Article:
Heap Functions

Each process has a default heap provided by the system. Applications that make frequent allocations from the heap can improve performance by using private heaps.

A private heap is a block of one or more pages in the address space of the calling process. After creating the private heap, the process uses functions such as HeapAlloc and HeapFree to manage the memory in that heap.

The heap functions can also be used to manage memory in the process's default heap, using the handle returned by the GetProcessHeap function. New applications should use the heap functions instead of the global and local functions for this purpose.

There is no difference between memory allocated from a private heap and that allocated by using the other memory allocation functions. For a complete list of functions, see the table in Memory Management Functions.

Note  A thread should call heap functions only for the process's default heap and private heaps that the thread creates and manages, using handles returned by the GetProcessHeap or HeapCreate function.

The HeapCreate function creates a private heap object from which the calling process can allocate memory blocks by using the HeapAlloc function. HeapCreate specifies both an initial size and a maximum size for the heap. The initial size determines the number of committed, read/write pages initially allocated for the heap. The maximum size determines the total number of reserved pages. These pages create a contiguous block in the virtual address space of a process into which the heap can grow. Additional pages are automatically committed from this reserved space if requests by HeapAlloc exceed the current size of committed pages, assuming that the physical storage for it is available. Once the pages are committed, they are not decommitted until the process is terminated or until the heap is destroyed by calling the HeapDestroy function.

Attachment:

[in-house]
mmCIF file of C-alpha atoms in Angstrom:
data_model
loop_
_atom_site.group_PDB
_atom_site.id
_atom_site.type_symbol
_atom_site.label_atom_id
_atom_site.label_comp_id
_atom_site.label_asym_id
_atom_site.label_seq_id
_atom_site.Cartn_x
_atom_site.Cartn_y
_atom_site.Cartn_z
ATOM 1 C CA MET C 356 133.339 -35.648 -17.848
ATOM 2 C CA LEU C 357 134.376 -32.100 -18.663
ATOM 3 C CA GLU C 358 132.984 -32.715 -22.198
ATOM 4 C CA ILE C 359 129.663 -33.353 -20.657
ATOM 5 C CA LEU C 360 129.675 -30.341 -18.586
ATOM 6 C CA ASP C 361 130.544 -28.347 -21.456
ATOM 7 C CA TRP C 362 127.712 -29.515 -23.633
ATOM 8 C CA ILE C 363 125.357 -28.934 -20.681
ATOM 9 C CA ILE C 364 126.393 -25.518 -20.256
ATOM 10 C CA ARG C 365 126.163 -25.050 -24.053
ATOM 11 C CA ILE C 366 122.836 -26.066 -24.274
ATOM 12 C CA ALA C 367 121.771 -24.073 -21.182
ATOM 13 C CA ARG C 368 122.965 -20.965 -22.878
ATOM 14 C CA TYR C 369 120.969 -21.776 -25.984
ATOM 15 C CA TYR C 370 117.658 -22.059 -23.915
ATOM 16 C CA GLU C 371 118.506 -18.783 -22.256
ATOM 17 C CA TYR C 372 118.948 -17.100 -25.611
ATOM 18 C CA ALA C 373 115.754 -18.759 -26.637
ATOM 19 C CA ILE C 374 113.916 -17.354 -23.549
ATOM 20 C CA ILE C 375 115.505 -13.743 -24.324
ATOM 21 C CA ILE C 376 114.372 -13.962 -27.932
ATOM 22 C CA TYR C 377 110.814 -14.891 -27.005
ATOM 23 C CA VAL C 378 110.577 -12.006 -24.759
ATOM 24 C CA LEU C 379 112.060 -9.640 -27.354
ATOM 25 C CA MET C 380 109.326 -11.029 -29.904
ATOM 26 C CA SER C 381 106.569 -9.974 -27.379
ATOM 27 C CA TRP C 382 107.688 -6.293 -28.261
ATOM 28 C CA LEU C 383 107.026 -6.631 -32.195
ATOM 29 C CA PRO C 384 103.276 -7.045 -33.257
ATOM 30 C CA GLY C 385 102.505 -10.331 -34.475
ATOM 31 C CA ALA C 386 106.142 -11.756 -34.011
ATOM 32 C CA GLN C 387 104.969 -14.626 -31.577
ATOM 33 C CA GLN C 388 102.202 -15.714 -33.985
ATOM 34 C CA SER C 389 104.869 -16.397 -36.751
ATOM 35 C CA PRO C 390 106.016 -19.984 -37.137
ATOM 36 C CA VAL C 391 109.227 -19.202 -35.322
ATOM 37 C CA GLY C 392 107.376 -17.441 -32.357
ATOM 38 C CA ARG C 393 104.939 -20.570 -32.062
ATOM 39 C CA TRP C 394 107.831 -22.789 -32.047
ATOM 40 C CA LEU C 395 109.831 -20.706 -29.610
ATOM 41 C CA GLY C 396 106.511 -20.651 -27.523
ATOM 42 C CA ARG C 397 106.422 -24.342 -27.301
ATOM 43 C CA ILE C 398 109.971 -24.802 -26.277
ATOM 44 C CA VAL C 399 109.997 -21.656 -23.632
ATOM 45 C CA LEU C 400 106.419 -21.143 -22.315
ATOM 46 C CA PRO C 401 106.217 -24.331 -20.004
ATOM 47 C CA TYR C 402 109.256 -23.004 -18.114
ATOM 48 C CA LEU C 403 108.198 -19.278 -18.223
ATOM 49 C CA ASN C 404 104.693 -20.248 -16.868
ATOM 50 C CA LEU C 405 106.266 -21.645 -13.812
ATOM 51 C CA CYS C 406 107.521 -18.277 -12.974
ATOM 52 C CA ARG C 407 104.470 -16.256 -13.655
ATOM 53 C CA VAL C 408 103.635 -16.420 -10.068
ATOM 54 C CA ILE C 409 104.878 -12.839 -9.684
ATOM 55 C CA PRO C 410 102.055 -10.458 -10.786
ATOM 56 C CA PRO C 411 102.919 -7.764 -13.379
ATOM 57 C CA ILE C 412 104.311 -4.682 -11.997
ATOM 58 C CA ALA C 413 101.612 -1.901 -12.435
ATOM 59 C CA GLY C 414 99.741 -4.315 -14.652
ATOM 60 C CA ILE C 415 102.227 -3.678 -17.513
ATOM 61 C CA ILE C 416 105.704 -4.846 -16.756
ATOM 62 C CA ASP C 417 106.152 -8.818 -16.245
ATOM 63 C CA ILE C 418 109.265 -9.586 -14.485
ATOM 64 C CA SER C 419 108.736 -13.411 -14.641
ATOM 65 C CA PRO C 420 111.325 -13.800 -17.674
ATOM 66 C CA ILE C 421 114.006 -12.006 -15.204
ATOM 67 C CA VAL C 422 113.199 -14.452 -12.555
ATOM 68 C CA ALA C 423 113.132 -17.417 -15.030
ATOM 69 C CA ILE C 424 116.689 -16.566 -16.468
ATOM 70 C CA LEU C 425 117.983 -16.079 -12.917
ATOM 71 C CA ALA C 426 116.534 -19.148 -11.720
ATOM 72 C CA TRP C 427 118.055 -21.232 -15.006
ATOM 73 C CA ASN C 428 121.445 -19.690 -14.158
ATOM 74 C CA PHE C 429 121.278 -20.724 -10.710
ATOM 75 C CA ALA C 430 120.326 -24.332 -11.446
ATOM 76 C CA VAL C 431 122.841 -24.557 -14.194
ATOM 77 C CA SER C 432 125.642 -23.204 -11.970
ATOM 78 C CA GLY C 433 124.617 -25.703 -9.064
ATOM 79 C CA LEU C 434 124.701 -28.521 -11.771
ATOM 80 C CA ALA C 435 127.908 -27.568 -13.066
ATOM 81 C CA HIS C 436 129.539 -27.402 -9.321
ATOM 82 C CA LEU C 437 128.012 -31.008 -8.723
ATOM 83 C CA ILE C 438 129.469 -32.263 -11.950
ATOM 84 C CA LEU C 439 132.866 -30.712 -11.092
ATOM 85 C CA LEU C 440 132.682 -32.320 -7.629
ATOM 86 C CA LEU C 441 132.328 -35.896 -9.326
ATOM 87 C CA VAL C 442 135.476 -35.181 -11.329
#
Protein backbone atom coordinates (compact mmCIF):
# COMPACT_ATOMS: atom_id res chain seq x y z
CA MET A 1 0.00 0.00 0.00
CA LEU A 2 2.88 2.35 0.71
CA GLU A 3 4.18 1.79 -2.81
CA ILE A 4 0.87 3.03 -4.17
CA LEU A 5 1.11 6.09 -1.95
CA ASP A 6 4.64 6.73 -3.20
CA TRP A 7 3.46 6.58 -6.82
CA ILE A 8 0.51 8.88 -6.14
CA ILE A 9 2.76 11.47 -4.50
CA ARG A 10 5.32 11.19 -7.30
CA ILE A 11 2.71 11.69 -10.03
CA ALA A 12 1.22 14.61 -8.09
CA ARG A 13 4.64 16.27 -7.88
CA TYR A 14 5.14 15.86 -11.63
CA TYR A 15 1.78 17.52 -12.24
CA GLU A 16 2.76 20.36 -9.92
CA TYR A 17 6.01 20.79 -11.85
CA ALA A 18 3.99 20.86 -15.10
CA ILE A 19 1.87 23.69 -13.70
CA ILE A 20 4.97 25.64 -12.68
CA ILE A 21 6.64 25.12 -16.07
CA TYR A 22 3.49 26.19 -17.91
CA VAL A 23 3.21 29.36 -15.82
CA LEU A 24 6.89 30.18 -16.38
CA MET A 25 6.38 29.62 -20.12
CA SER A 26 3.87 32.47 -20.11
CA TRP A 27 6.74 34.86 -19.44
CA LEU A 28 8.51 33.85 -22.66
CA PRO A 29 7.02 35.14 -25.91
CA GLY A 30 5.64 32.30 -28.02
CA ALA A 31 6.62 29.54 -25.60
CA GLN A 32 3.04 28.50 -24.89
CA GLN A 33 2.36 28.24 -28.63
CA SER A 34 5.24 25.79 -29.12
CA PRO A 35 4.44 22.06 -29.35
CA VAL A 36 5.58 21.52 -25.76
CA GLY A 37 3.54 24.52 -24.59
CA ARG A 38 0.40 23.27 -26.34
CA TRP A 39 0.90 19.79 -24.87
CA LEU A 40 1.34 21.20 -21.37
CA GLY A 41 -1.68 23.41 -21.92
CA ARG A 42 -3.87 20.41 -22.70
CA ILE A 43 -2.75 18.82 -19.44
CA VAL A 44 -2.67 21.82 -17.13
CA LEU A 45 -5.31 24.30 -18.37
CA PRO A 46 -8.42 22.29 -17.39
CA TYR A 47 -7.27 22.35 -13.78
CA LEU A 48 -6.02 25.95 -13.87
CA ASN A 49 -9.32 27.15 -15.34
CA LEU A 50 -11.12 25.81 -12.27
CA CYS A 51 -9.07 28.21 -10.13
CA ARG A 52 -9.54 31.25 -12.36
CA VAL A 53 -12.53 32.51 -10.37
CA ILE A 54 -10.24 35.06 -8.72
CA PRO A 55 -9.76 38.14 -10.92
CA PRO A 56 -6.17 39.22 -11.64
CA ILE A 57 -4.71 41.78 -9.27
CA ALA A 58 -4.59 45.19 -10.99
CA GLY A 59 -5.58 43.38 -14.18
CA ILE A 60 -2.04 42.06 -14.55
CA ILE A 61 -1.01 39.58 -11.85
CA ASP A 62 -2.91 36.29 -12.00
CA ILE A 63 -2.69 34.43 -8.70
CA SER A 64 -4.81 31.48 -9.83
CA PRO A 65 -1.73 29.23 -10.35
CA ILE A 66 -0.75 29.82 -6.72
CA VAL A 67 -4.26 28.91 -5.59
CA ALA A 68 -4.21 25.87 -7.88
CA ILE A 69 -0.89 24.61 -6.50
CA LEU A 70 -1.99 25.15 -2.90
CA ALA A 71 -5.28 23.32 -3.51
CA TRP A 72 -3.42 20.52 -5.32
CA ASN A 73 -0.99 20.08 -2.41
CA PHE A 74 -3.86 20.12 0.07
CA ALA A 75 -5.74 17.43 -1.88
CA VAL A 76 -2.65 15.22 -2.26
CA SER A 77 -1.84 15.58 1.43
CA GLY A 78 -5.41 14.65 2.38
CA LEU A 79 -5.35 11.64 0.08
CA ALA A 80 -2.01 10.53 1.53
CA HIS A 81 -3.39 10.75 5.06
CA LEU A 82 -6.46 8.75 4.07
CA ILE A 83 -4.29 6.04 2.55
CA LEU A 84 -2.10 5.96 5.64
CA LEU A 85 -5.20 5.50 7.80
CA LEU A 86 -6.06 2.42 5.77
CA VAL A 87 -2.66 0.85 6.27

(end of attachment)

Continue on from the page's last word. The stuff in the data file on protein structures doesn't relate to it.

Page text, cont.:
The memory of a private heap object is accessible only to the process that created it. If a dynamic-link library (DLL) creates a private heap, it does so in the address space of the process that called the DLL. It is accessible only to that process.

The HeapAlloc function allocates a specified number of bytes from a private heap and returns a pointer to the allocated block. This pointer can be used in the HeapFree, HeapReAlloc, HeapSize, and HeapValidate functions.

Memory allocated by HeapAlloc is not movable. The address returned by HeapAlloc is valid until the memory block is freed or reallocated; the memory block does not need to be locked.

Because the system cannot compact a private heap, it can become fragmented. Applications that allocate large amounts of memory in various allocation sizes can use the low-fragmentation heap to reduce heap fragmentation.

A possible use for the heap functions is to create a private heap when a process starts up, specifying an initial size sufficient to satisfy the memory requirements of the process. If the call to the HeapCreate function fails, the process can terminate or notify the user of the memory shortage; if it succeeds, however, the process is assured of having the memory it needs.

Memory requested by HeapCreate may or may not be contiguous. Memory allocated within a heap by HeapAlloc is contiguous. You should not write to or read from memory in a heap except that allocated by HeapAlloc, nor should you assume any relationship between two areas of memory allocated by HeapAlloc.

You should not refer in any way to memory that has been freed by HeapFree. After the memory is freed, any information that may have been in it is gone forever. If you require information, do not free memory containing the information. Function calls that return information about memory (such as HeapSize) may not be used with freed memory, as they may return bogus data.

The HeapDestroy function destroys a private heap object. It decommits and releases all the pages of the heap object, and it invalidates the handle to the heap.

Related topics

Comparing Memory Allocation Methods

 

 

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